For me (Dorothy), it was an interesting balancing act, standing in the midst of hurt and sweetness simultaneously. Kelli told me she felt bad and didn’t mean what she’d said as seriously as I’d taken it. I appreciated her reaching out, taking responsibility for her comment, and wanting to continue our connection by planning enjoyable events with friends and each other. At moments during the weekend I wanted to lash out at her for being so insensitive. Other times I was incredulous at how willing and able Kelli was to reach out when I clearly wanted nothing more than to pull in and indulge my emotional wounds. What helped me through the weekend was remembering that Kelli has her own disappointments and frustrations that sometimes come out sideways. While that doesn’t excuse what she said, it does give it context. It also helped to realize that I was emotionally thin due to an excruciatingly demanding job, grief around my experience as a mother (including the experience I’ve given my kids), healing from foot surgery and ailing, aging parents.
Our Relationship speaks
Kelli and Dorothy are continuously learning how to give each other space to sort through feelings while also maintaining a connection. They work on finding the sweet spot between avoidance and distancing. Kelli and Dorothy have known each other for 16 years, first as friends and now as partners. While their friendship provided the opportunity to know much about each other, their intimate relationship pushes them deeper, exposes more vulnerabilities, brings up unresolved relational and familial issues and requires navigating the daily details of life mindfully, with all its rewards and challenges.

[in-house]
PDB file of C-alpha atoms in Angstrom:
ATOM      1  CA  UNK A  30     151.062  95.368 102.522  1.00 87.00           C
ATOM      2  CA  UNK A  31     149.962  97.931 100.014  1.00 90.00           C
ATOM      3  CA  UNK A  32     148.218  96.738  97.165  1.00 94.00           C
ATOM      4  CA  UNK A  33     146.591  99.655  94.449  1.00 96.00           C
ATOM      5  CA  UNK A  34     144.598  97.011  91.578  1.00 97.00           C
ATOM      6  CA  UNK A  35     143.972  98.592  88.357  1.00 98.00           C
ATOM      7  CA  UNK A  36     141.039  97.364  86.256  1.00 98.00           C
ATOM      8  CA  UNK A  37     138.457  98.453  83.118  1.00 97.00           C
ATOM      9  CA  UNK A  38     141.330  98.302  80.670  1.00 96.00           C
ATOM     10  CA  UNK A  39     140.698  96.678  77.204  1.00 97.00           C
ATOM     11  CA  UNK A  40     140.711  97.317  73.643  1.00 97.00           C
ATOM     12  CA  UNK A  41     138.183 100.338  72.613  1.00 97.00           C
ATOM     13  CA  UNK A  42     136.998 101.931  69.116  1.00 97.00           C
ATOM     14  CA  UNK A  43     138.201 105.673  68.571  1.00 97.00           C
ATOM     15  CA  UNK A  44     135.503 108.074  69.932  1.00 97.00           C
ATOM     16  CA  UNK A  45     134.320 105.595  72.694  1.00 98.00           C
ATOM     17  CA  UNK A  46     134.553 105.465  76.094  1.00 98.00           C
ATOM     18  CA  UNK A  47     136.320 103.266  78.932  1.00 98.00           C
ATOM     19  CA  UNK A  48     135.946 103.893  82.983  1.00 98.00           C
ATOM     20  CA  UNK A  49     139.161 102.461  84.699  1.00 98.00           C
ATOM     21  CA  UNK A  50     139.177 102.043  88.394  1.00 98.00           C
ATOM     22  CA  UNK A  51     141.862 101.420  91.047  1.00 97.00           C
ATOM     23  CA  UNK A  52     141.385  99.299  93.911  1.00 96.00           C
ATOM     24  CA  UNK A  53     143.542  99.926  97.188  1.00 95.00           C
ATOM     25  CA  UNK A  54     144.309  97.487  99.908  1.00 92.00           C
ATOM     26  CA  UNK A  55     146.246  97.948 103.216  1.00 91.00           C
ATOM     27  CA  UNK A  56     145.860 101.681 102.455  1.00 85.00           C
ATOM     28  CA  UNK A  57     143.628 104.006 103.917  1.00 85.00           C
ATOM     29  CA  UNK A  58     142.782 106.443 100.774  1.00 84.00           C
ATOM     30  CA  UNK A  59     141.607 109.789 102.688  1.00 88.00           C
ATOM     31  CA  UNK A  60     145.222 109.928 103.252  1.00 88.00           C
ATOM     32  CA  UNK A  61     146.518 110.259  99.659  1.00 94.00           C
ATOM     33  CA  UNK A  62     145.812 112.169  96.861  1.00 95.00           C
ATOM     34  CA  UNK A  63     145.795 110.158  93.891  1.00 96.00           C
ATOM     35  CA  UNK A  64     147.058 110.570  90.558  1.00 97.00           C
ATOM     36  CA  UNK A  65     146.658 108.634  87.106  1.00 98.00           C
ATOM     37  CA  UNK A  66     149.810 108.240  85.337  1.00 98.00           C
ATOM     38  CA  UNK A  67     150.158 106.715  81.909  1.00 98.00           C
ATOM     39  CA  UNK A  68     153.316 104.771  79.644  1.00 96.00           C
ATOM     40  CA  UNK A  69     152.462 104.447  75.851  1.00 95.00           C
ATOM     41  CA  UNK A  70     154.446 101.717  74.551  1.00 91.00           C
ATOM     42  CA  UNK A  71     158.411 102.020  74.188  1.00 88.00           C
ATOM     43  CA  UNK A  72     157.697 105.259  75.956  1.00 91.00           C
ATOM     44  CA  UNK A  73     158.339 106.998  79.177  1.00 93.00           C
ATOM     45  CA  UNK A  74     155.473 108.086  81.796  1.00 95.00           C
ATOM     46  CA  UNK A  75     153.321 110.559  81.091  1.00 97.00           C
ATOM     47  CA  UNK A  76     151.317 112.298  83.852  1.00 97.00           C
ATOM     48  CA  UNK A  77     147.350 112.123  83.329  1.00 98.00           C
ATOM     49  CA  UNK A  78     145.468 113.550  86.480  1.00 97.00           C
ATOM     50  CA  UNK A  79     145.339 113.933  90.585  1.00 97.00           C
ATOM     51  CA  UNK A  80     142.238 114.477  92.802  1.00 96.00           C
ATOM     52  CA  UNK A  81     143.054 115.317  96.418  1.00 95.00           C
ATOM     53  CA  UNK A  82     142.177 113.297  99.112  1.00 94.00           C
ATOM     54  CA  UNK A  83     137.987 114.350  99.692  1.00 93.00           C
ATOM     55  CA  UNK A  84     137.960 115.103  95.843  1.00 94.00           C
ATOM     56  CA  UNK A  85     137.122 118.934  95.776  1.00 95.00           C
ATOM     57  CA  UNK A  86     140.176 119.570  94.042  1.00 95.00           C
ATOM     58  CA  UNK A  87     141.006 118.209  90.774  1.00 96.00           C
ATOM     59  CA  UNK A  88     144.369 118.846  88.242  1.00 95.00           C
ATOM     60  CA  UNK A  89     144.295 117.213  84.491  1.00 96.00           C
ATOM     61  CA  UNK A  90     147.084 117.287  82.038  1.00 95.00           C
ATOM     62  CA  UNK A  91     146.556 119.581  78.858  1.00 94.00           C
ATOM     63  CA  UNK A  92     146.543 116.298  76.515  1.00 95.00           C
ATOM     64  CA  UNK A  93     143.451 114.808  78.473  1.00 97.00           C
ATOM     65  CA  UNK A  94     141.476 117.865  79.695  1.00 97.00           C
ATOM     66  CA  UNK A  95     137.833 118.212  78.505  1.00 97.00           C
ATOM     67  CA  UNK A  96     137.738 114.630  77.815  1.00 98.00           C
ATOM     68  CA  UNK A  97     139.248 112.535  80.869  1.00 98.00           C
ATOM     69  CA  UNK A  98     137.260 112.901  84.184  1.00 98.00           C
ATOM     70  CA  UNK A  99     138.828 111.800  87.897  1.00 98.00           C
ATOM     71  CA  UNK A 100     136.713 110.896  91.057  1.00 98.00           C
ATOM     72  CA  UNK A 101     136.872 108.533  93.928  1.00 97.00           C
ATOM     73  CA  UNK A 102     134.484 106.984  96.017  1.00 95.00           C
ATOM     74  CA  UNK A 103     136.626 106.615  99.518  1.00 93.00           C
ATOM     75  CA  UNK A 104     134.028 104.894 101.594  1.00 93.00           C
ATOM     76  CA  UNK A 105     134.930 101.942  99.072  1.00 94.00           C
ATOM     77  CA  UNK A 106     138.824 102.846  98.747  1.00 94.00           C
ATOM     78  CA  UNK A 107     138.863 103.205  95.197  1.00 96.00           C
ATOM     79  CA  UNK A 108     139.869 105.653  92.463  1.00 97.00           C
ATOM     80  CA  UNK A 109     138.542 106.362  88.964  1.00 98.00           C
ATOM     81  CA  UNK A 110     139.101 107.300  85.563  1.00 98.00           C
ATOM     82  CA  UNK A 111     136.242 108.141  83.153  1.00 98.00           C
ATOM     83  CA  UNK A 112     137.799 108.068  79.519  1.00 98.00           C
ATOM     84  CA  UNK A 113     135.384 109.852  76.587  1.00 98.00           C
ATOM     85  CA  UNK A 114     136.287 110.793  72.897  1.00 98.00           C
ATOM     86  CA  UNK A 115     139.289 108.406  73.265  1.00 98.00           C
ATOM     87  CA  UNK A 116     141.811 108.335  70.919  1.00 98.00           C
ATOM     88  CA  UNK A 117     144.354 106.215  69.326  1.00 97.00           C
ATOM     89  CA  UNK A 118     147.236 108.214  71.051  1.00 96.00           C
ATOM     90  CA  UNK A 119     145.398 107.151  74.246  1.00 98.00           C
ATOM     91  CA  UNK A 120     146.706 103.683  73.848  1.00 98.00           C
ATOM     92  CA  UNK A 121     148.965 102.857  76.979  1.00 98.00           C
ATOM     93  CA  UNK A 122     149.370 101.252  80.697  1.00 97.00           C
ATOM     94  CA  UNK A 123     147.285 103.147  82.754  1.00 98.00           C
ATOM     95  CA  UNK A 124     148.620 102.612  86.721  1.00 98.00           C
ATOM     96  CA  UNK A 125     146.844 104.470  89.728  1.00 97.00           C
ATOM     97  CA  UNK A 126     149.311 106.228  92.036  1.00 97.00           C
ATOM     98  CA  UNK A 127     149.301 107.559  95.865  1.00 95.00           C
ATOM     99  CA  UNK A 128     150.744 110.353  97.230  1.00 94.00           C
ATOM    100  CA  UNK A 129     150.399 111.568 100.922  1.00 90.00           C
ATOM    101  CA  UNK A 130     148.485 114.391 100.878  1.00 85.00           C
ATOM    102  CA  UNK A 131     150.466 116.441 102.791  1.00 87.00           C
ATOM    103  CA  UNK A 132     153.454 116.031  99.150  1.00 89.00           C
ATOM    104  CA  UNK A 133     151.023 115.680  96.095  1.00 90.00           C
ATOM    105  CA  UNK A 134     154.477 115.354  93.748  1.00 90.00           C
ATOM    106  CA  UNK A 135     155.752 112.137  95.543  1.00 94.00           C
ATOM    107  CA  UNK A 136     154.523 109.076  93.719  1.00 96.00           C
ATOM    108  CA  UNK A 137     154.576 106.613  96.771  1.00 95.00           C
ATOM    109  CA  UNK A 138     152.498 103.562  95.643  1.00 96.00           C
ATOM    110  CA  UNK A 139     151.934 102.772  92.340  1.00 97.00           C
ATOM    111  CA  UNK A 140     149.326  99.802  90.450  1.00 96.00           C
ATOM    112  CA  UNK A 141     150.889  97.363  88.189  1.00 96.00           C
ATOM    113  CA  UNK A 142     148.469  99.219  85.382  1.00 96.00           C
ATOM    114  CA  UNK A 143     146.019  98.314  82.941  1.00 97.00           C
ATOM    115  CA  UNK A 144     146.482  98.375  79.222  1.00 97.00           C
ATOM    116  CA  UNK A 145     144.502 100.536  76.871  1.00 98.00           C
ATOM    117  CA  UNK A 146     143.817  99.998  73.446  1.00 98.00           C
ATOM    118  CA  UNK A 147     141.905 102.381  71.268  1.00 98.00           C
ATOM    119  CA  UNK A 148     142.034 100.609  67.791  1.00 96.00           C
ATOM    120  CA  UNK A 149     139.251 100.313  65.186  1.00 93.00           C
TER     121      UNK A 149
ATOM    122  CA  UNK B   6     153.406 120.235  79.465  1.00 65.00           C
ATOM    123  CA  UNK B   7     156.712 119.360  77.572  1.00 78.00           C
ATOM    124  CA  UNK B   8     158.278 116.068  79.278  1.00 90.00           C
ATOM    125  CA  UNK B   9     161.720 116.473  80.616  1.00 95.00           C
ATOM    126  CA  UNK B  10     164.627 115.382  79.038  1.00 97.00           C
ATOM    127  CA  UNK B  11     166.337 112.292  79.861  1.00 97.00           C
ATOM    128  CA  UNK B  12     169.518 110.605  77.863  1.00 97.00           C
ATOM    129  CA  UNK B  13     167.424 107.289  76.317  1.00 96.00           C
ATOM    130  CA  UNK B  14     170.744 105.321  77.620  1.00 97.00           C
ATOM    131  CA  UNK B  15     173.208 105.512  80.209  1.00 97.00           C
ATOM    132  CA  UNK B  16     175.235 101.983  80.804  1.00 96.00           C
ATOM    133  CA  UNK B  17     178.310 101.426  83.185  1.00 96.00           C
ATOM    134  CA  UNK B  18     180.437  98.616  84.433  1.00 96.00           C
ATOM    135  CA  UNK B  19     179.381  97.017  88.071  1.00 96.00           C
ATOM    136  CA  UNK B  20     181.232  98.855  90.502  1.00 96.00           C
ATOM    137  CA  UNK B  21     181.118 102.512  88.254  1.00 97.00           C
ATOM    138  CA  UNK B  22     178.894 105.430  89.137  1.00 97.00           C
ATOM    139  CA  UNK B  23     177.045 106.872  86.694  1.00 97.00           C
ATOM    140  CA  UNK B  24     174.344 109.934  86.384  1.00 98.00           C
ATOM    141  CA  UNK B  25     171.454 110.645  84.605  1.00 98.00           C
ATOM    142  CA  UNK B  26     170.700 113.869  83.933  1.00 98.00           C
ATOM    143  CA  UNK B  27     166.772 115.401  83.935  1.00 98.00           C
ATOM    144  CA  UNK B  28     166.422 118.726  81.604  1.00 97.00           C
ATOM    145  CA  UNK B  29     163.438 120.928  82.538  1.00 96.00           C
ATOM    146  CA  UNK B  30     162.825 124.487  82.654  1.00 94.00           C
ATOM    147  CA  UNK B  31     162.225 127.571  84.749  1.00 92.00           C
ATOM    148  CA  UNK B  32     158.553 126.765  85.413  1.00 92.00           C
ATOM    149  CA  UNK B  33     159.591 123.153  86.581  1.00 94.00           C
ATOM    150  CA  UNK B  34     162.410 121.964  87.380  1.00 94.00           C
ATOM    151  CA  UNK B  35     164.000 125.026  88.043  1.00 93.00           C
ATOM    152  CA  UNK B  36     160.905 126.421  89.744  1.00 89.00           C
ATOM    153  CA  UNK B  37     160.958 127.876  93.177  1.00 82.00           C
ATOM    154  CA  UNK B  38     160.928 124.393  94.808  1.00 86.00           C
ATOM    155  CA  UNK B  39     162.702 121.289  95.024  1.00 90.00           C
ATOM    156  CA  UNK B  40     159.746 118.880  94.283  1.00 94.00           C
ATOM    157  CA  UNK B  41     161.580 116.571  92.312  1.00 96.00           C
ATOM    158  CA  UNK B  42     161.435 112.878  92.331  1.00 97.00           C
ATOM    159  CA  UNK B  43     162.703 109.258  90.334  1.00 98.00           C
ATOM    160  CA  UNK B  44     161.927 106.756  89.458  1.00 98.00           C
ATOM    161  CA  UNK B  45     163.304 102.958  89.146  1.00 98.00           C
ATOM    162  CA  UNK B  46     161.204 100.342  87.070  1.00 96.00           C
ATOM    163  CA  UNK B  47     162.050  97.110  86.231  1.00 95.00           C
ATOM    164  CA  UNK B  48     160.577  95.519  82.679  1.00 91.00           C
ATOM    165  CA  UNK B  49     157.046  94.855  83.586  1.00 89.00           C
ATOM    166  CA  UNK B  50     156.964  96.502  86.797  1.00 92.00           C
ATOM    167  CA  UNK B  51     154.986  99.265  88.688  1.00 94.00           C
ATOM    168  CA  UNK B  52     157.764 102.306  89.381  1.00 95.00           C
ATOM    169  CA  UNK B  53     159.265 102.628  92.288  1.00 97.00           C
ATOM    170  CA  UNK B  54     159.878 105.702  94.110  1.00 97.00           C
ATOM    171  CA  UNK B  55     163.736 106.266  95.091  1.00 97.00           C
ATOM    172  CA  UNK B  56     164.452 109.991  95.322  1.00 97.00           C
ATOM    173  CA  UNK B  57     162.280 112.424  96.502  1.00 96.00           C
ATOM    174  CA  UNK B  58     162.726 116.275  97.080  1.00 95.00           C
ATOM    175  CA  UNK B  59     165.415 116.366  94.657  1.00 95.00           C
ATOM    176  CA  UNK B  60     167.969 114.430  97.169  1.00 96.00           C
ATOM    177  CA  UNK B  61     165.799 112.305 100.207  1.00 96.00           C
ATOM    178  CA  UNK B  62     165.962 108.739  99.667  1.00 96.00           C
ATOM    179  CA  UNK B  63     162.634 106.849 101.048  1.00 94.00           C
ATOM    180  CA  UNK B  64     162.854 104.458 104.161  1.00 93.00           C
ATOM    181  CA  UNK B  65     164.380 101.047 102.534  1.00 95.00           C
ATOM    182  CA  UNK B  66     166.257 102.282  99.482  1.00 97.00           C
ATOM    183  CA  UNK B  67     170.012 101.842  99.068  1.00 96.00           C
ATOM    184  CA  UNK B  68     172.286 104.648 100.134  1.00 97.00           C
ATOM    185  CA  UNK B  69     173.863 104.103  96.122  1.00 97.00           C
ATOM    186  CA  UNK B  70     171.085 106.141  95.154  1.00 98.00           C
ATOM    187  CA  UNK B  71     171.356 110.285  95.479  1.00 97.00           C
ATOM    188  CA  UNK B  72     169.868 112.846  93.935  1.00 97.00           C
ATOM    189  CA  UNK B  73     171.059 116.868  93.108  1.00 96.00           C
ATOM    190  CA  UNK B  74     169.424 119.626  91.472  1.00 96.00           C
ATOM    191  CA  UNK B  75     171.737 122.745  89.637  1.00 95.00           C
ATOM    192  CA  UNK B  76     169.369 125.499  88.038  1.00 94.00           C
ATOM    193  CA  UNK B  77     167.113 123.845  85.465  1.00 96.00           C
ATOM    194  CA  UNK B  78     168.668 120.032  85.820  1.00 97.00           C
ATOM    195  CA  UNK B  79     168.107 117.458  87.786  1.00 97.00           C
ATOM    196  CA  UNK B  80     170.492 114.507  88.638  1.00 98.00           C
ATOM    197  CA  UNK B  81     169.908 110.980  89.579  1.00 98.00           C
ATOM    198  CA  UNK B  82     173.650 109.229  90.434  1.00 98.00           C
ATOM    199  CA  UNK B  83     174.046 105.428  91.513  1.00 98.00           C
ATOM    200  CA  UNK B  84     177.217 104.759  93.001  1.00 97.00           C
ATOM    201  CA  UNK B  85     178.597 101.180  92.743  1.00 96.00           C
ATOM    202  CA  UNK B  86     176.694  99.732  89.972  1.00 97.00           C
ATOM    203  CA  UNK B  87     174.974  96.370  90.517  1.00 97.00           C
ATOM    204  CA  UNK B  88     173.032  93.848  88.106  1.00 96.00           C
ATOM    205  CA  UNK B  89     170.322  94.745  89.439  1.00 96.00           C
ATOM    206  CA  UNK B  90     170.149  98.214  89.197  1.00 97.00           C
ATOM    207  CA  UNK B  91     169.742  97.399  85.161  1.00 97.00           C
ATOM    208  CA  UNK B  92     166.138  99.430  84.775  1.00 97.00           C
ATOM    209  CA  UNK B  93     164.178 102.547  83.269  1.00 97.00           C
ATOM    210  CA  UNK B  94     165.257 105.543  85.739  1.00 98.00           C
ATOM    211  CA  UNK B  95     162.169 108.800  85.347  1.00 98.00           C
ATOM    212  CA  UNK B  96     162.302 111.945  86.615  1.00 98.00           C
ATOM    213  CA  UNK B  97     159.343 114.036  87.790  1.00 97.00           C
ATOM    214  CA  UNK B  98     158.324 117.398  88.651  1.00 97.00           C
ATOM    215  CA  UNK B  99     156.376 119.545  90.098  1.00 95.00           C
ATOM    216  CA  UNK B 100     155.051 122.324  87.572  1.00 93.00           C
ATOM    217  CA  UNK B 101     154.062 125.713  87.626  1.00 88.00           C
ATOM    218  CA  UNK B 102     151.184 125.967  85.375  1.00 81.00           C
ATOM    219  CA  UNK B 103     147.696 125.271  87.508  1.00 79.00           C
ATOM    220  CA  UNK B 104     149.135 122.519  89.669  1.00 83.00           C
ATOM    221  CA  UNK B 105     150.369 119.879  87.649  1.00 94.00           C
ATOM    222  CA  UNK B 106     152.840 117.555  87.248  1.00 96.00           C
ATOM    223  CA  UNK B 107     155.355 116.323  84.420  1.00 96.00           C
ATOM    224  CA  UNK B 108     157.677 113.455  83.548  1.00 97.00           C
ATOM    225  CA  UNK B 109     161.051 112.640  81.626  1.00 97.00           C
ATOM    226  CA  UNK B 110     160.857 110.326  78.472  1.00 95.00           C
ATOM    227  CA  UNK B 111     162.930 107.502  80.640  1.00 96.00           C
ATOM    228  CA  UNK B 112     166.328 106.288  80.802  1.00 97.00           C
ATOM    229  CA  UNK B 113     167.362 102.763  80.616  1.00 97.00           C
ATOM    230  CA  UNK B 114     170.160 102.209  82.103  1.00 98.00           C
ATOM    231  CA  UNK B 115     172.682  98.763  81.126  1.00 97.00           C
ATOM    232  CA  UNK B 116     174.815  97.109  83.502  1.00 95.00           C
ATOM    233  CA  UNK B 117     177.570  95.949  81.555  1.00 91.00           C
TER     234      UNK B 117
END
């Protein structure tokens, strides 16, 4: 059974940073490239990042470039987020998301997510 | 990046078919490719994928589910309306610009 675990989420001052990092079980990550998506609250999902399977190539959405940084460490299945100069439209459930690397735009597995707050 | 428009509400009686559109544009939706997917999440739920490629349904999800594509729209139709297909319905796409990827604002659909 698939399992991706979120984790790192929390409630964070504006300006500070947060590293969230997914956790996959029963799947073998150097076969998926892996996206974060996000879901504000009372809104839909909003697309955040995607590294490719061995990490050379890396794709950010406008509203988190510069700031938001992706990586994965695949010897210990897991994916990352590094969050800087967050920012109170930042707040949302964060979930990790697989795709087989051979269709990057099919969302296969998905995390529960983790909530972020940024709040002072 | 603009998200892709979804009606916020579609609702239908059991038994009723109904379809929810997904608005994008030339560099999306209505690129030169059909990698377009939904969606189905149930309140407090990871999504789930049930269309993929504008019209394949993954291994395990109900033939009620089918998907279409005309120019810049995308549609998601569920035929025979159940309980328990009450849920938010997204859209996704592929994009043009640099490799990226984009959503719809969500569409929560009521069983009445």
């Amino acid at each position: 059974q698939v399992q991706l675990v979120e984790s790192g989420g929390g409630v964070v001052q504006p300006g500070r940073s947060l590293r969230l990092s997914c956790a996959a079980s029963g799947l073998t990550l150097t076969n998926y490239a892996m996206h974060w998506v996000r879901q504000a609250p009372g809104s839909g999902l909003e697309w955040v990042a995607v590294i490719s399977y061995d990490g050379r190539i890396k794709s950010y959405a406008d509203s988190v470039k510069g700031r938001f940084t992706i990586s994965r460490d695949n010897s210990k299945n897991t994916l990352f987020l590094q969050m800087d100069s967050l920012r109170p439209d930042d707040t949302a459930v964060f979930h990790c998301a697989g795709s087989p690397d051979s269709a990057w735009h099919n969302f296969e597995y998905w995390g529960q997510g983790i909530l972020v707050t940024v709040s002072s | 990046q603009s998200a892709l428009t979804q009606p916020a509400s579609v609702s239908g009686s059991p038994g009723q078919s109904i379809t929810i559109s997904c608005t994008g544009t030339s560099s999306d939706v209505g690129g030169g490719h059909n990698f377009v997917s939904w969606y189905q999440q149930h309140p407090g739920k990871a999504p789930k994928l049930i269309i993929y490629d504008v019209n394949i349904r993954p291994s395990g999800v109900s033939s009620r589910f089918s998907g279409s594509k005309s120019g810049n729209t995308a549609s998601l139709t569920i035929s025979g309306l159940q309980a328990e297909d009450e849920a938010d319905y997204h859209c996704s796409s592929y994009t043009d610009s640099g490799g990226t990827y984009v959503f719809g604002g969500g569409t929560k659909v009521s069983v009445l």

Dorothy took space and time over the holiday weekend to reflect on why Kelli’s comment bothered her so much and also rested often to replenish her emotional and physical energy. Kelli delved into writing to focus her feelings and then caught a sun break and biked down to a local coffee shop for an outdoor venture. They endured a couple of hard conversations over the weekend in which they sorted through feelings, frustrations, and desires that lead to a deeper understanding and acceptance of each other. They got together with friends one afternoon, had a great connection, and remembered how grateful they were to have each other.